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Catalyst MINDS Features Kathy O’Dell: Build, Lead and Empower Your Team

Entrepreneur speaks from experience about bringing in people driven to help your business succeed

Catalyst for Thought is a local nonprofit organization with a goal to advance the community by educating and motivating individuals to create, develop and act on their entrepreneurial ideas. Through its MINDS series, Catalyst for Thought seeks to create a unique synergy between featured speakers and a small group of local entrepreneurs to empower each individual to help create solutions that affect society and inspire others.

Recently, in the library of the University Club of Santa Barbara, serial entrepreneur Kathy O’Dell spoke to an intimate group about how to create and empower a successful team and keep it moving in the right direction, which according to those who have worked for her is O’Dell’s highest and best skill.

Most entrepreneurs are blessed with the gift of vision, to be able to create something that no one else has ever done before. But what most lack is the ability to be error-free in every aspect of business — accounting, marketing, human resources, funding, selling, etc. You cannot be good at everything, so at some point you will need to rely on a team to help you reach your goals.

Kathy O’Dell
Kathy O’Dell

But in order to trust your idea, product or vision to a team, you first need to assemble a truly great group of people whom you can trust. During her talk, O’Dell revealed her advice that she’s amassed during her 20-plus years of leadership experience in high-growth technology enterprises.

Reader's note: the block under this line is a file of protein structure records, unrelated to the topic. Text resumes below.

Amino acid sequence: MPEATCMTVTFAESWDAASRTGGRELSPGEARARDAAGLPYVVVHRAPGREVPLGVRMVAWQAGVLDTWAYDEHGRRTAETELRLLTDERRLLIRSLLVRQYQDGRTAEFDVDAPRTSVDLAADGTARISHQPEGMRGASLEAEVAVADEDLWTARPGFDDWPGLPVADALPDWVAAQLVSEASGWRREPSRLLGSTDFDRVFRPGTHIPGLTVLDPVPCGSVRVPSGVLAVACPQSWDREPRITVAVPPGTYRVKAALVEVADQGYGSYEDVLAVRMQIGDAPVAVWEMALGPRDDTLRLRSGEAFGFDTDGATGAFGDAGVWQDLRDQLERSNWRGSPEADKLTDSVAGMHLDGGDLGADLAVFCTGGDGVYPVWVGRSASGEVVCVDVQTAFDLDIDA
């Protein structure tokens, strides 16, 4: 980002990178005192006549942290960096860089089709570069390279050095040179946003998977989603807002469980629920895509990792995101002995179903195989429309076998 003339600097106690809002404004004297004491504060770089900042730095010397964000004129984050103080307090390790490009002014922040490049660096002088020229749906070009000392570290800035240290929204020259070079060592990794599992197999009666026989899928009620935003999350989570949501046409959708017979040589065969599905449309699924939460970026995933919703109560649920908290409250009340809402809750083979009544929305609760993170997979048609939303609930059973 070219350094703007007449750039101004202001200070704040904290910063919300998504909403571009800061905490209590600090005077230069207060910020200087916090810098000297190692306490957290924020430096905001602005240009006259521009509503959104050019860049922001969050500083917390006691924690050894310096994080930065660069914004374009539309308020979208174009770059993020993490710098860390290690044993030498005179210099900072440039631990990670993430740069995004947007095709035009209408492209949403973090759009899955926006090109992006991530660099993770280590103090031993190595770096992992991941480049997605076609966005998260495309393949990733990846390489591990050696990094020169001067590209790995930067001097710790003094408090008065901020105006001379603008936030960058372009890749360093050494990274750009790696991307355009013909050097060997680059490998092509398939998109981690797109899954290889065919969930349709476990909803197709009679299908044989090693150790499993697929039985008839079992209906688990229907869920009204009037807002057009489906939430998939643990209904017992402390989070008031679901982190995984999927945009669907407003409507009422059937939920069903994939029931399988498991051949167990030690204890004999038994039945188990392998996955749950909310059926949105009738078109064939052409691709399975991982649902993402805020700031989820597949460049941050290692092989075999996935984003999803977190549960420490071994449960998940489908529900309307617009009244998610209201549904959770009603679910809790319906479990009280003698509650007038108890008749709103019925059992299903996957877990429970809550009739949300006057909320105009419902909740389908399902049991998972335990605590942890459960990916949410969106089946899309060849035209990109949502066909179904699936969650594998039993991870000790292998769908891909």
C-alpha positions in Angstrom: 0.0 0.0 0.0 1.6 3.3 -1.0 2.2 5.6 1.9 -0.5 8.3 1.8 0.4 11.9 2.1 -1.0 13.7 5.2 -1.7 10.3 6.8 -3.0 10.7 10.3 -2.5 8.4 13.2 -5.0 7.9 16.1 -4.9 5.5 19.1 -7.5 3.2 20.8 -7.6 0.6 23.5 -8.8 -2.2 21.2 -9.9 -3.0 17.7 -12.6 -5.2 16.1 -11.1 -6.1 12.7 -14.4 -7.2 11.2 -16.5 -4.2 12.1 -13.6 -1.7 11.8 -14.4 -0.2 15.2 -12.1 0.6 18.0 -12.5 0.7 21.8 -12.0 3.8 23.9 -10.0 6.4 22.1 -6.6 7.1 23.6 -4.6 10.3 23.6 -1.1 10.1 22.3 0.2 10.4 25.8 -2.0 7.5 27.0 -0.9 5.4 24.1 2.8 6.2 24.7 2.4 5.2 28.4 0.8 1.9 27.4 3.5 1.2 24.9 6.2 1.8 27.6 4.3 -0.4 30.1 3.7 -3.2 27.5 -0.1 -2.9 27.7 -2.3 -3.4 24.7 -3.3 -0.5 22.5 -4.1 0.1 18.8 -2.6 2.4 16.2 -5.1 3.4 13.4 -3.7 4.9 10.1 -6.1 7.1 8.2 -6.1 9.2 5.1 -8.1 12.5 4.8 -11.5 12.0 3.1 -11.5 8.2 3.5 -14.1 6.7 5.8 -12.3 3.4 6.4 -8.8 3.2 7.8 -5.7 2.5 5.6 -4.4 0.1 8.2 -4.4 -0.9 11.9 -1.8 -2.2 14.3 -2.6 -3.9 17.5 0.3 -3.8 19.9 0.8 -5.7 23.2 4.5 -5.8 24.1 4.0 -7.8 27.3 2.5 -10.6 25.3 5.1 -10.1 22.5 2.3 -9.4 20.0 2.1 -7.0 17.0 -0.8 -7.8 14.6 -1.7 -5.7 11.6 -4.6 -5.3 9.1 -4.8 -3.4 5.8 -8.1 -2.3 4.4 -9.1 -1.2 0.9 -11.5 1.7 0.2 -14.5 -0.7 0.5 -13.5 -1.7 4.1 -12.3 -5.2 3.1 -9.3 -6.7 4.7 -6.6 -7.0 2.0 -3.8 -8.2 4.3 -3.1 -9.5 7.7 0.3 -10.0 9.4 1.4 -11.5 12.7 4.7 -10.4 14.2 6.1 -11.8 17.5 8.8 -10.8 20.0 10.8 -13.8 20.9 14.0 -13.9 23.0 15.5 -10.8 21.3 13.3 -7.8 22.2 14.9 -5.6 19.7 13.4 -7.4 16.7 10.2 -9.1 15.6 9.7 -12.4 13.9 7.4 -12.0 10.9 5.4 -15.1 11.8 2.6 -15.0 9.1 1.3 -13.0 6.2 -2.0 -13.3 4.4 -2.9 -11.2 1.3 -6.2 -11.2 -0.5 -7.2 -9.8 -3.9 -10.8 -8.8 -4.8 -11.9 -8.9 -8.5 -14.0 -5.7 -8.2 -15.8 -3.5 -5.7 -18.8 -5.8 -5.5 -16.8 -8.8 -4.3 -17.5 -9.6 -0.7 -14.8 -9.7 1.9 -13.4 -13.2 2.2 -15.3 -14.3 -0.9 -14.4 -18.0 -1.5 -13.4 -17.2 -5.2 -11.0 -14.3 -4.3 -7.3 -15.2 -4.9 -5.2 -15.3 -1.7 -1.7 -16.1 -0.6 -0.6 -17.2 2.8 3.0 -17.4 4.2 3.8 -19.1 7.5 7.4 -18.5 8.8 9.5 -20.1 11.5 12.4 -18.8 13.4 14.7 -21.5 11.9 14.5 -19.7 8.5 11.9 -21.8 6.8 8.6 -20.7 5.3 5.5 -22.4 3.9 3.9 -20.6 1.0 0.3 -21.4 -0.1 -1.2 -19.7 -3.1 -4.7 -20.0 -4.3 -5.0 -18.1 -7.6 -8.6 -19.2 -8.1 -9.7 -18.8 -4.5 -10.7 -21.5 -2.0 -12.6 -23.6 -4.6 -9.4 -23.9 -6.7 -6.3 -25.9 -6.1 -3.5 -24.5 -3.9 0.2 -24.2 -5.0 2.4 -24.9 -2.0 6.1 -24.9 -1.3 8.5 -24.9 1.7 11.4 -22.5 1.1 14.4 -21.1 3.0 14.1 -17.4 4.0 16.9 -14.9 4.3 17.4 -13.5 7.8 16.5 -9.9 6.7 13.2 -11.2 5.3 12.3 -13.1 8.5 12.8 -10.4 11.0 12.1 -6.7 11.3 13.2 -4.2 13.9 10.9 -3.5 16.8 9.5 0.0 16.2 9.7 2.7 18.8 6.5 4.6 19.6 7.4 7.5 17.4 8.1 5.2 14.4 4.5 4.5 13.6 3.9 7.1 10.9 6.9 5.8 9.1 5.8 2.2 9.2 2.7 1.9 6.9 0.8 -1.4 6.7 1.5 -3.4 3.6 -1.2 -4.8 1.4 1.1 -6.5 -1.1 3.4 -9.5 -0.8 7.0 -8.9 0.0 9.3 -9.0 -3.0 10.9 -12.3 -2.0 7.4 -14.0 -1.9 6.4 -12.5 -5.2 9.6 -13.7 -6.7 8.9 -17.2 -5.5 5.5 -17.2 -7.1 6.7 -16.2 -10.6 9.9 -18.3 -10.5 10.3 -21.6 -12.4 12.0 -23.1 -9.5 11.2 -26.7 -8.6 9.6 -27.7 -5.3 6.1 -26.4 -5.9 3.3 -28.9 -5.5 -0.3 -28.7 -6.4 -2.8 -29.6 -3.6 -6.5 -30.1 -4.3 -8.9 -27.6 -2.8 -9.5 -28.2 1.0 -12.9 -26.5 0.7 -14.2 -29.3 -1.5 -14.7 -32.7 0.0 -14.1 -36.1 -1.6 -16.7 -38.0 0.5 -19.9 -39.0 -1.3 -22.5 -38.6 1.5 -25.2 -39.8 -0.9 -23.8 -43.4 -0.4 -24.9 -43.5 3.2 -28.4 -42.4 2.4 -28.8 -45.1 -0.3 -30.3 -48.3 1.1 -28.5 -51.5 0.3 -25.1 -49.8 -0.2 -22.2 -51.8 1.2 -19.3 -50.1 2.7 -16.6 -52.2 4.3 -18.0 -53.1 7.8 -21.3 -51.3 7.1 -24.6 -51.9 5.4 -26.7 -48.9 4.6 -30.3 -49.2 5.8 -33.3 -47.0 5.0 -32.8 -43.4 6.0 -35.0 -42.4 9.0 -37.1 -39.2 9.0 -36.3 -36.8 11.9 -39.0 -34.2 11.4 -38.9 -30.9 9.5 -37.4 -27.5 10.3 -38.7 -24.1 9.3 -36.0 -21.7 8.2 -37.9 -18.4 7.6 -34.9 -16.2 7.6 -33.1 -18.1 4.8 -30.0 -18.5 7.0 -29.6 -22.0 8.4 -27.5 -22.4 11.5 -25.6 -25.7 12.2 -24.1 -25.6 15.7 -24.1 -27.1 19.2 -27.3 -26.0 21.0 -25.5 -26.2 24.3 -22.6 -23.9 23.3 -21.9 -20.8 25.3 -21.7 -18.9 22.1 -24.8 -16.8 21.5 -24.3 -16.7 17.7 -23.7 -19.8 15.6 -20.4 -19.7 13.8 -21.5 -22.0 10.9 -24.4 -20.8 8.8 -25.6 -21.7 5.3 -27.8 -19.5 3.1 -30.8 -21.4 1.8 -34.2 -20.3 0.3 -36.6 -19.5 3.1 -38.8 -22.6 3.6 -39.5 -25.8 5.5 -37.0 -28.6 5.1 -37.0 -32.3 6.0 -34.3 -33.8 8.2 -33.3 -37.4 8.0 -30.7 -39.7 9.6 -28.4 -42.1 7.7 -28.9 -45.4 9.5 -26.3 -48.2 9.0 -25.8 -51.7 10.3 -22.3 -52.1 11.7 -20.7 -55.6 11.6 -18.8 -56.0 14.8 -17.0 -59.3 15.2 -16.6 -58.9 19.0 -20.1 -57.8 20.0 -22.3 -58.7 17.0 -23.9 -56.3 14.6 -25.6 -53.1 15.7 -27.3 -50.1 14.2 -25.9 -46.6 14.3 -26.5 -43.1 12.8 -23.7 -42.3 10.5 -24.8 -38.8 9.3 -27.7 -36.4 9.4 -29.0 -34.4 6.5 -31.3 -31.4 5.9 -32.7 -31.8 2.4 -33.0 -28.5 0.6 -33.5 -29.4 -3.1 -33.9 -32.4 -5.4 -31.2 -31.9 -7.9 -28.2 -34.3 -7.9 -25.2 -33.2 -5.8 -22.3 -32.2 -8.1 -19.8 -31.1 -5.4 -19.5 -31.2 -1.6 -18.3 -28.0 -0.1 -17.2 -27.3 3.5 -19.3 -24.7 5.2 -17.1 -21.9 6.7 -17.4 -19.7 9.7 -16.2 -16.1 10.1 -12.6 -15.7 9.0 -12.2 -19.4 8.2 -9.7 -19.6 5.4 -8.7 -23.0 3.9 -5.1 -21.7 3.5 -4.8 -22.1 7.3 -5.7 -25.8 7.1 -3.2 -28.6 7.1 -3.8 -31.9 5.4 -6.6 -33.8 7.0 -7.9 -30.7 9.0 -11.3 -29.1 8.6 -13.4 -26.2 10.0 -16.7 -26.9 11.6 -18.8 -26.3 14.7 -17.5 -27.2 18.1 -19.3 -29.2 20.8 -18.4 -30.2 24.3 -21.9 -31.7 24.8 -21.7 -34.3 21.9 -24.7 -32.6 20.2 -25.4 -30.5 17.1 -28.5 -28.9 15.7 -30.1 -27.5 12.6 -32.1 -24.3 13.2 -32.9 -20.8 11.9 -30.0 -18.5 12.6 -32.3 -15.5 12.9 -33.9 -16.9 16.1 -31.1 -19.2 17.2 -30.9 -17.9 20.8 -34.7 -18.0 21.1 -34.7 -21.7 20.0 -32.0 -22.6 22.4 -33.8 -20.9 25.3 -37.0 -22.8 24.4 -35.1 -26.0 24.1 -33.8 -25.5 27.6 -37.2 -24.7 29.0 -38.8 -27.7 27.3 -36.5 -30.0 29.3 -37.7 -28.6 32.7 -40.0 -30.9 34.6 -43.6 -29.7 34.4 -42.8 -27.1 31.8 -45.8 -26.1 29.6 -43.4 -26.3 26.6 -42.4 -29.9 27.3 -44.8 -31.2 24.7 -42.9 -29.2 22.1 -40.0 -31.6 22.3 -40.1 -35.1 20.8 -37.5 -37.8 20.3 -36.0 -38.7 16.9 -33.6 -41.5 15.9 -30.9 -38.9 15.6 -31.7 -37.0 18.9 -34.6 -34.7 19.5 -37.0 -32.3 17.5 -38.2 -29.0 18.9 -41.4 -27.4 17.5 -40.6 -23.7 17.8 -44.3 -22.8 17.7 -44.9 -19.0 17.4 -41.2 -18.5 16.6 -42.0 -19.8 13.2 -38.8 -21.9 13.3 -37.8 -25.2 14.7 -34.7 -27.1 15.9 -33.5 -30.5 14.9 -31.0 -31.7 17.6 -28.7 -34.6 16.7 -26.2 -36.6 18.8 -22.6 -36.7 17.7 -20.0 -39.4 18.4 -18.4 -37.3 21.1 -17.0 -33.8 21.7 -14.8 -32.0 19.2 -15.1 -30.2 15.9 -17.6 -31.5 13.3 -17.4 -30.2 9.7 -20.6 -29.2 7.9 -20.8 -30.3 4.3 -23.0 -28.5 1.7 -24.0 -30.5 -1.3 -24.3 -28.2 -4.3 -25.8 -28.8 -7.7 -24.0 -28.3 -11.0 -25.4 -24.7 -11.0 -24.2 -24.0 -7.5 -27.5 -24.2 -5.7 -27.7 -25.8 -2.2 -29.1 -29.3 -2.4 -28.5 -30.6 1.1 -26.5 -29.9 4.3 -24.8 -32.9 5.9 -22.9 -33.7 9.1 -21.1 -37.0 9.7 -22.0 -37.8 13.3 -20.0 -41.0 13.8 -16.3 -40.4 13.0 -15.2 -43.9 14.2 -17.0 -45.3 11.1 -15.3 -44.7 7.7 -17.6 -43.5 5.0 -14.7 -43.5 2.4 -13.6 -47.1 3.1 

O’Dell’s entrepreneurial career began in 1985 when she co-founded Medical Concepts Inc., which grew to become the world’s leading designer and manufacturer of video systems for minimally invasive surgery in just over five years. In 1990, the company was acquired by Karl Storz Endoscopy GmbH, at which time O’Dell joined the organization. Over the next nine years she served as the managing director of Karl Storz Imaging, as well as president of Karl Storz Veterinary Endoscopy America.

From there she served as founding CEO of Inogen Inc., a manufacturer of advanced oxygen therapy devices for treatment of chronic obstructive pulmonary disease (COPD). Inogen attracted more than $53 million in capital from top-tier venture firms and is currently one of the leading firms in the portable oxygen concentrator (POC) segment of the durable medical equipment market.

O’Dell is currently president of Active Life Scientific Inc., an early stage company commercializing reference point indentation, a technology platform licensed from UCSB. The first commercial embodiment of the technology is being marketed to life science researchers for the study of calcified tissues.

O’Dell’s favorite quote by Margaret Mead says a lot about her vision for the efficacy of a good team: “Never doubt that a small group of thoughtful, committed, citizens can change the world. Indeed, it is the only thing that ever has.” O’Dell noted that one of the first steps toward creating a successful team is to have a vision, which she defined as a “dream in process.”

“Accomplishing your vision is not a matter of wishing and hoping and dreaming and praying,” O’Dell said (like the old Dusty Springfield song from the ‘60s). “It becomes a reality by taking disciplined actions on a consistent basis.”